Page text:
(photo by yours truly)

HOWEVER: That’s not the way our world works. Never has been, never will be. The only reason we have friends is because our best friends are the only people who will stand by our side and fight off the world’s hounds from hell and then quietly inform us that no, you don’t wear the Kenneth Cole’s with that dress because it is, you know, mixing genres. There’s a fine line between ‘socially acceptable’ and ‘straight up psychoid’, but if you want to walk that line in a pair of six inch platform boots by all means do so. What ever you do, do it with confidence. I mean, come on, does it really matter if all he ever wears is basketball shorts or jeans accompanied by a simple black jacket? No. Why should it? It all comes back to whether or not you care about the bad things the mean people are saying. And if you do, kid you’re not hearing all the rad things the cool people are saying. Because if you were, you wouldn’t think twice about being your strange and wonderful self.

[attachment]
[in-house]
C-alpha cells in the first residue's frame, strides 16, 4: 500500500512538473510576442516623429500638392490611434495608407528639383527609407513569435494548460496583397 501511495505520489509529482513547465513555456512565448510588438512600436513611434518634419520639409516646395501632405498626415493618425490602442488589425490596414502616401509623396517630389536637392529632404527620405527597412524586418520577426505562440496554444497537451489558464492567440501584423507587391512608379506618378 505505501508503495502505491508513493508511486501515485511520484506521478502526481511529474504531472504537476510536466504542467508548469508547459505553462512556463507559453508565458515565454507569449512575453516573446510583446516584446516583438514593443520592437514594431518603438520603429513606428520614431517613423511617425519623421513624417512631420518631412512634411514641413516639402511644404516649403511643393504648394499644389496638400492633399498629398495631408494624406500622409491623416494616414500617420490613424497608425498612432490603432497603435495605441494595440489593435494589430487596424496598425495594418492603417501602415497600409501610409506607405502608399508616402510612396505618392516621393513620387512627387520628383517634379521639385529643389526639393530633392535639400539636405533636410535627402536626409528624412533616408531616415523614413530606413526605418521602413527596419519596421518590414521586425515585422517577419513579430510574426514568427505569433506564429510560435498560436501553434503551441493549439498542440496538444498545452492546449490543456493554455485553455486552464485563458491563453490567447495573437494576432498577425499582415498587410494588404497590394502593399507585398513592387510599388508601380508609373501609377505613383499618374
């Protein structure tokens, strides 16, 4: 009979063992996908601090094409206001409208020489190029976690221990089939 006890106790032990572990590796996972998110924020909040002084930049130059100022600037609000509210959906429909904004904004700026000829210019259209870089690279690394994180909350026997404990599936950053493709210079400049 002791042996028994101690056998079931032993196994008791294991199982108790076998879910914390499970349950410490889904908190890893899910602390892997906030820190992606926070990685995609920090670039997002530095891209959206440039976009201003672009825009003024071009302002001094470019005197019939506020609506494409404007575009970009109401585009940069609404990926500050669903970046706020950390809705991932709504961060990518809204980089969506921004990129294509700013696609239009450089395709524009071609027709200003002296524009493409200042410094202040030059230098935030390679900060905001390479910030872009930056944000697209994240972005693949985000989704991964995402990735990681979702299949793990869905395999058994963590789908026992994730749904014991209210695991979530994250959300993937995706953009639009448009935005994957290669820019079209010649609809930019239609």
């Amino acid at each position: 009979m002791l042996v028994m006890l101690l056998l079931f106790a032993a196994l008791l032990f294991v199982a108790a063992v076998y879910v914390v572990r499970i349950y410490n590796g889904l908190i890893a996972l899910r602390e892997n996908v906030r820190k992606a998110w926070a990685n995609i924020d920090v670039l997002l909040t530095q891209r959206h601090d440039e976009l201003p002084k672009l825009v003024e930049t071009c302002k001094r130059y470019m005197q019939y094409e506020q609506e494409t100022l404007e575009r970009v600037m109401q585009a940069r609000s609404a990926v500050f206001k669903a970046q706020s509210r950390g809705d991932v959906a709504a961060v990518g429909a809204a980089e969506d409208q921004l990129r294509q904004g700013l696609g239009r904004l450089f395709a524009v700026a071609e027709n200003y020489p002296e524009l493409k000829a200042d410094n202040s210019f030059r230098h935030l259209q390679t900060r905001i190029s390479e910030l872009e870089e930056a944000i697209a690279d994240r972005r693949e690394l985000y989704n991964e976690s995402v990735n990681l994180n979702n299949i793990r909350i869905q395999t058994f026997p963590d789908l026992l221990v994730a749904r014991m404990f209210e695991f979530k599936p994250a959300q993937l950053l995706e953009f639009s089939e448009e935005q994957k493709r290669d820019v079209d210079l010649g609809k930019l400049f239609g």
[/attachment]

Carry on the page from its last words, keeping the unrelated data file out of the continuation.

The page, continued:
Don’t forget the glitter- iamtheseventies.

Watch Out for the Exterminator, Spidey!


“Ahh. Ugly. Well, yes. That’d be spiders. Any and all. Exterminate those ugly bastards.”

An angry friend of mine slipped this into my hearing range while I was asking a group of people the famous “what is something you think is ugly and why?” So. Spiders, huh. Really? Spiders? Couldn’t you have picked something less…repulsive? It’s easy for me to disprove things like garage doors and old people, but spiders? This is going to be a tough one.